In the observer-relative sense just about any system can be described as computing and processing information. The stomach computes and processes information during digestion, and trees process information when they take in information about the cycle of the seasons and print it out in the form of rings in the trunk. Unless you keep clear about these two senses of these and related notions you are going to make some serious mistakes.”

Posted by: Kerim Friedman | June 27, 2006 at 07:15

In fact, I agree with Pinker’s assessment of Gould’s research. I never much liked the Mismeasure of Man and saw it more as a statement about how bad research methodology used to be. Experimental methodology is far more powerful these days and results far more consistent. That’s the problem with Evolutionary Psychology. Despite this, the findings don’t mean anything. There is something inherently flawed in the theoretical system that makes it impossible to develop useful results. Sure, this is what Searle is getting at, but the real problem is much deeper. The state of the science is so primitive that even correcting for the overt problems, it will still tell you nothing. It’s like talking to Aristotle about space travel. While he may have some great ideas, since he isn’t arguing from an empirically consistent, he has no ability to even imagine what gravitation is. Any theory he suggest, such as attributing consciousness to inanimate objects, has such poor robustness anyone can make it say anything they want – and this would include the unscrupulous. .

I disagree that Linguistics and Economics are not predictive. Certainly in Linguistics, there are many useful predictions we can make, and as a language teacher, I make them all the time. My course design is a prediction and I do formal assessments of the results. The tests we wrote when I was Test Coordinator are systematically rewritten based on results of analysis of their outcomes. Sometimes our rewrites work, sometimes they do not. But we do have a systematic and very powerful method to assess whether or not the outcomes are what we want. Not only that, but the predictions we derive from this analysis are so robust and powerful that we can know whether or not our evaluations and teaching methods are working.

Evolutionary Psychology has no such derivable technology, and as such, it is far more effective to stick with ‘folk’ science that attributes autonomy and spirituality to choice and decisions.

Posted by: Scott Sommers | June 27, 2006 at 09:42

I am not sure if this post or the previous post is more appropriate place to ask this but where would you place the theories of Pierre Bordieu in this? On the folk side?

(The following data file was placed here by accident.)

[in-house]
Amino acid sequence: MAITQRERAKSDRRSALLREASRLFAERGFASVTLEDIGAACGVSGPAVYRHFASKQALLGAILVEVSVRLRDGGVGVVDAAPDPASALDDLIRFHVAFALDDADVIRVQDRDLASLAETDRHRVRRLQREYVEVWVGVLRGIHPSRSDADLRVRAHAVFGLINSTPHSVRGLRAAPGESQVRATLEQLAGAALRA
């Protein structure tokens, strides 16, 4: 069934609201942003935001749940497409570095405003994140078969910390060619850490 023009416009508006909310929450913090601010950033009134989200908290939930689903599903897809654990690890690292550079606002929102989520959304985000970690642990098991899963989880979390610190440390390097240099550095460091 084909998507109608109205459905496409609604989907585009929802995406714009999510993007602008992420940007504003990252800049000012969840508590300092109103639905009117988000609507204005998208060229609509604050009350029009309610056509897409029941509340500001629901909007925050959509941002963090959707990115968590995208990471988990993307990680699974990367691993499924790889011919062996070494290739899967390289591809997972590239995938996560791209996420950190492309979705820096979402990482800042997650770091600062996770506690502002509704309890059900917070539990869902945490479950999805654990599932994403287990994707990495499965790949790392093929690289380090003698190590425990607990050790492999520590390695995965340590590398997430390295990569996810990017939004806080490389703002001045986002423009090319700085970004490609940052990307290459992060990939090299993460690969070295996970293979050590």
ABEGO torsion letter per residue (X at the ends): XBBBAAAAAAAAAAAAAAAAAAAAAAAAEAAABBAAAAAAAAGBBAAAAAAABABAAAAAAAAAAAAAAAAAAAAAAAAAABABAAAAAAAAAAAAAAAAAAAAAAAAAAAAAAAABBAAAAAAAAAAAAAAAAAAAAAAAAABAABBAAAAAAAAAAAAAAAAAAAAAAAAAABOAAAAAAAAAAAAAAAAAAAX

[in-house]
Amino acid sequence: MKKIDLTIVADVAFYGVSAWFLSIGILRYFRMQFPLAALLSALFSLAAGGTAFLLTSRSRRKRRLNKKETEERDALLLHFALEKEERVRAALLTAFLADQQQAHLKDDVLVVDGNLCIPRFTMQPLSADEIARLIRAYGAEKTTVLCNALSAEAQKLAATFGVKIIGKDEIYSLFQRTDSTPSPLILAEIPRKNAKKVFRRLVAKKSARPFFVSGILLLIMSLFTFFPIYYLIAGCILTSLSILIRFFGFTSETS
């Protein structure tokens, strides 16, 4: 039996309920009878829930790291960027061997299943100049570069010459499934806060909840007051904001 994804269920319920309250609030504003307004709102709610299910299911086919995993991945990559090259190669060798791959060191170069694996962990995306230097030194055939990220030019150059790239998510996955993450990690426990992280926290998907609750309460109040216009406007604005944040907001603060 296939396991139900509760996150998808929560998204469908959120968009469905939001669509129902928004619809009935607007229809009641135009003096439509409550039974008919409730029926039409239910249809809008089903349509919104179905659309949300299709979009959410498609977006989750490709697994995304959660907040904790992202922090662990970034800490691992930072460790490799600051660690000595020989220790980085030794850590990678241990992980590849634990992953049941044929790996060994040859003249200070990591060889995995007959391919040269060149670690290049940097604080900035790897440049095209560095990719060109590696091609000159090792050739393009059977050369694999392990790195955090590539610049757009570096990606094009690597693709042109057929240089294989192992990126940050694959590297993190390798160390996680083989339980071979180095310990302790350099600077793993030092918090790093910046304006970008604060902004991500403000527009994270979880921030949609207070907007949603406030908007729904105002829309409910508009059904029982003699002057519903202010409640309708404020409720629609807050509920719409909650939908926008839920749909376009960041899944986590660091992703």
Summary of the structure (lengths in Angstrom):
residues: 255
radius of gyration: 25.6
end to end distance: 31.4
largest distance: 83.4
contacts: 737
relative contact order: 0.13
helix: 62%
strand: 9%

My own inclinations lean toward proces thought which shares characteristics of the evolutionary position but admits there can be regression as well as progress.

Posted by: Jerome | June 27, 2006 at 10:10

Good descriptive science can be predictive in a limited sense – as long as new behavior is roughly the same as the previous behavior being described. Thus, economics can tell us what a business cycle looks like, and we can use that information as long as the next one looks like the last one – but it cannot predict changes to that cycle. The people who beat the stock market are those who have the best inside information, not those with the best economic theory. Economics is doomed to not be predictive because it’s models depend on a reductionist model of human behavior which has little to do with how humans actually behave. However, economists are unwilling to adapt their model because doing so would make it difficult to apply the same mathematical tools that they currently use. I’m saying that this is fine, as long as the limits of the model are understood and accepted. And they are – by most economists – just not by the politicians and mainstream media who wish to use economic theory to justify social policy. (Or judges. My college thesis was a sociological critique of the Law and Economics movement as applied to tort law.)

You yourself make a stinging criticism of linguistics above, although you claim to be talking about evolutionary psychology. Language, like economics, is a fundamentally social behavior, and while it is useful to ignore that to create mathematical models of linguistic behavior, we must remember what is lost in making such assumptions.

Finally, whatever you think of Gould’s earlier research, the argument about what constitutes an adaptive behavior is pretty solid. There is no reason to assume that every observable psychiatric behavior is mappable on to a specific adaptation.